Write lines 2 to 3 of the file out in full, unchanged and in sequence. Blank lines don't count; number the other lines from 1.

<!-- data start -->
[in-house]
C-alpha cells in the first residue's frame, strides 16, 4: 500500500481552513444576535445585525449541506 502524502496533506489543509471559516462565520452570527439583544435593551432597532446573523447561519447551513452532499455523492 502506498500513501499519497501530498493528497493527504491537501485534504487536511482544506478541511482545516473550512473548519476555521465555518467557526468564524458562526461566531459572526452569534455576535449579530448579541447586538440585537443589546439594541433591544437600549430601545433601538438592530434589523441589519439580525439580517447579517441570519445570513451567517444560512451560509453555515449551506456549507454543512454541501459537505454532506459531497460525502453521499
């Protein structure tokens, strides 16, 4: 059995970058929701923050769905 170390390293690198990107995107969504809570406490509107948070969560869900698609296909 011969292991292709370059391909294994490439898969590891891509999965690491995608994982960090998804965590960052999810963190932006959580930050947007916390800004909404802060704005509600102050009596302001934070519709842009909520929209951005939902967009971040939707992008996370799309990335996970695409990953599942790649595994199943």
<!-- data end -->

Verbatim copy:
C-alpha cells in the first residue's frame, strides 16, 4: 500500500481552513444576535445585525449541506 502524502496533506489543509471559516462565520452570527439583544435593551432597532446573523447561519447551513452532499455523492 502506498500513501499519497501530498493528497493527504491537501485534504487536511482544506478541511482545516473550512473548519476555521465555518467557526468564524458562526461566531459572526452569534455576535449579530448579541447586538440585537443589546439594541433591544437600549430601545433601538438592530434589523441589519439580525439580517447579517441570519445570513451567517444560512451560509453555515449551506456549507454543512454541501459537505454532506459531497460525502453521499
């Protein structure tokens, strides 16, 4: 059995970058929701923050769905 170390390293690198990107995107969504809570406490509107948070969560869900698609296909 011969292991292709370059391909294994490439898969590891891509999965690491995608994982960090998804965590960052999810963190932006959580930050947007916390800004909404802060704005509600102050009596302001934070519709842009909520929209951005939902967009971040939707992008996370799309990335996970695409990953599942790649595994199943």